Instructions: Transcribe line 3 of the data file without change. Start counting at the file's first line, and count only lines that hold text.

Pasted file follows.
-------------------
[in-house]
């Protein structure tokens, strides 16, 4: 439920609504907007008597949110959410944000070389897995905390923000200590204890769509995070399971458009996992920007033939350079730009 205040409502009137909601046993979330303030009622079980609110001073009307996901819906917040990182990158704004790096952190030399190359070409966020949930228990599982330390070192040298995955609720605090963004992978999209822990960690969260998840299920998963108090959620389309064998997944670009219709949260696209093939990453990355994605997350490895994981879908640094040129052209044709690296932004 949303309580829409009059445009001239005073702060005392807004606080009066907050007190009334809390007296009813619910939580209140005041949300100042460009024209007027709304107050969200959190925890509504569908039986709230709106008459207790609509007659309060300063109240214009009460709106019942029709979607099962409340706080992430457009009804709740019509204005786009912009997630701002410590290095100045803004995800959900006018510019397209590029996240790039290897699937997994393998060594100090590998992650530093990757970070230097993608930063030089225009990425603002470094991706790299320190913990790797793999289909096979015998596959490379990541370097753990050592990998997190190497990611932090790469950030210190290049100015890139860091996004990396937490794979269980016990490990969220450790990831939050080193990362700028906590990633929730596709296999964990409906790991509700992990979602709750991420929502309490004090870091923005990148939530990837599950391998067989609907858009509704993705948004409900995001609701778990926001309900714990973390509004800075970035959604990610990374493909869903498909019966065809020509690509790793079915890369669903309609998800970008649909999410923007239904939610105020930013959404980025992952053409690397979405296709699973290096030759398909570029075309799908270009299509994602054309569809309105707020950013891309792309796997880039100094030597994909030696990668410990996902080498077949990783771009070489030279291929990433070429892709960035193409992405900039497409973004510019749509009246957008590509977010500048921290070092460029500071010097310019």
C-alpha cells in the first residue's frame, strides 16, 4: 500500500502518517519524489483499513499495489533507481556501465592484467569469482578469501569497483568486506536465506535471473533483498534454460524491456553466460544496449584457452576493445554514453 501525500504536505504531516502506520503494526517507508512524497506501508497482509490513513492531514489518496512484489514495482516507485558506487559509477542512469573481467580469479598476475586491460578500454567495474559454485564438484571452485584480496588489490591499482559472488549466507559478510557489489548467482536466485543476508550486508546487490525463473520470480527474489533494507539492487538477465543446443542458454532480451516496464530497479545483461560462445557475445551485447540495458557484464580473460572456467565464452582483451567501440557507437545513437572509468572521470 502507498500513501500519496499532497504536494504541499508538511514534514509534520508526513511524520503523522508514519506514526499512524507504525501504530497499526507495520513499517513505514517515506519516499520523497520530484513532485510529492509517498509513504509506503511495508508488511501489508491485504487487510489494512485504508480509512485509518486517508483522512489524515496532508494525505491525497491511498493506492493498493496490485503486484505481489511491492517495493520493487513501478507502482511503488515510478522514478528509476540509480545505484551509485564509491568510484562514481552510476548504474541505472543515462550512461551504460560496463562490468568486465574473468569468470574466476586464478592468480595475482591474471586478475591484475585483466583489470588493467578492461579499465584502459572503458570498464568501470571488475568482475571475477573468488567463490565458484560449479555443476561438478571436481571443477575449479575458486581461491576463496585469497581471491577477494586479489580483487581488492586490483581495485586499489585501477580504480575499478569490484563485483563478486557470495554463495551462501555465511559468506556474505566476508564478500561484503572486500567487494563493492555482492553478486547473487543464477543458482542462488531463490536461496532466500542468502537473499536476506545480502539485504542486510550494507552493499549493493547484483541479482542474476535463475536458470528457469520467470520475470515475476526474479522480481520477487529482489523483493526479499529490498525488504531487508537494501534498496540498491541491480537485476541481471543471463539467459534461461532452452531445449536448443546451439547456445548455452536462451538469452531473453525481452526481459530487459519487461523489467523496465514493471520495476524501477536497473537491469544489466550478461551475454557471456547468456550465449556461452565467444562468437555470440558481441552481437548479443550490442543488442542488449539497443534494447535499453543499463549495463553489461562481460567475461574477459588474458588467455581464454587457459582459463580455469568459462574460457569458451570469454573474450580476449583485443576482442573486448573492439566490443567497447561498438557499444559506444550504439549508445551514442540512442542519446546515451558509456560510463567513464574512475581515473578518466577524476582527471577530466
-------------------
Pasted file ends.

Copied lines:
C-alpha cells in the first residue's frame, strides 16, 4: 500500500502518517519524489483499513499495489533507481556501465592484467569469482578469501569497483568486506536465506535471473533483498534454460524491456553466460544496449584457452576493445554514453 501525500504536505504531516502506520503494526517507508512524497506501508497482509490513513492531514489518496512484489514495482516507485558506487559509477542512469573481467580469479598476475586491460578500454567495474559454485564438484571452485584480496588489490591499482559472488549466507559478510557489489548467482536466485543476508550486508546487490525463473520470480527474489533494507539492487538477465543446443542458454532480451516496464530497479545483461560462445557475445551485447540495458557484464580473460572456467565464452582483451567501440557507437545513437572509468572521470 502507498500513501500519496499532497504536494504541499508538511514534514509534520508526513511524520503523522508514519506514526499512524507504525501504530497499526507495520513499517513505514517515506519516499520523497520530484513532485510529492509517498509513504509506503511495508508488511501489508491485504487487510489494512485504508480509512485509518486517508483522512489524515496532508494525505491525497491511498493506492493498493496490485503486484505481489511491492517495493520493487513501478507502482511503488515510478522514478528509476540509480545505484551509485564509491568510484562514481552510476548504474541505472543515462550512461551504460560496463562490468568486465574473468569468470574466476586464478592468480595475482591474471586478475591484475585483466583489470588493467578492461579499465584502459572503458570498464568501470571488475568482475571475477573468488567463490565458484560449479555443476561438478571436481571443477575449479575458486581461491576463496585469497581471491577477494586479489580483487581488492586490483581495485586499489585501477580504480575499478569490484563485483563478486557470495554463495551462501555465511559468506556474505566476508564478500561484503572486500567487494563493492555482492553478486547473487543464477543458482542462488531463490536461496532466500542468502537473499536476506545480502539485504542486510550494507552493499549493493547484483541479482542474476535463475536458470528457469520467470520475470515475476526474479522480481520477487529482489523483493526479499529490498525488504531487508537494501534498496540498491541491480537485476541481471543471463539467459534461461532452452531445449536448443546451439547456445548455452536462451538469452531473453525481452526481459530487459519487461523489467523496465514493471520495476524501477536497473537491469544489466550478461551475454557471456547468456550465449556461452565467444562468437555470440558481441552481437548479443550490442543488442542488449539497443534494447535499453543499463549495463553489461562481460567475461574477459588474458588467455581464454587457459582459463580455469568459462574460457569458451570469454573474450580476449583485443576482442573486448573492439566490443567497447561498438557499444559506444550504439549508445551514442540512442542519446546515451558509456560510463567513464574512475581515473578518466577524476582527471577530466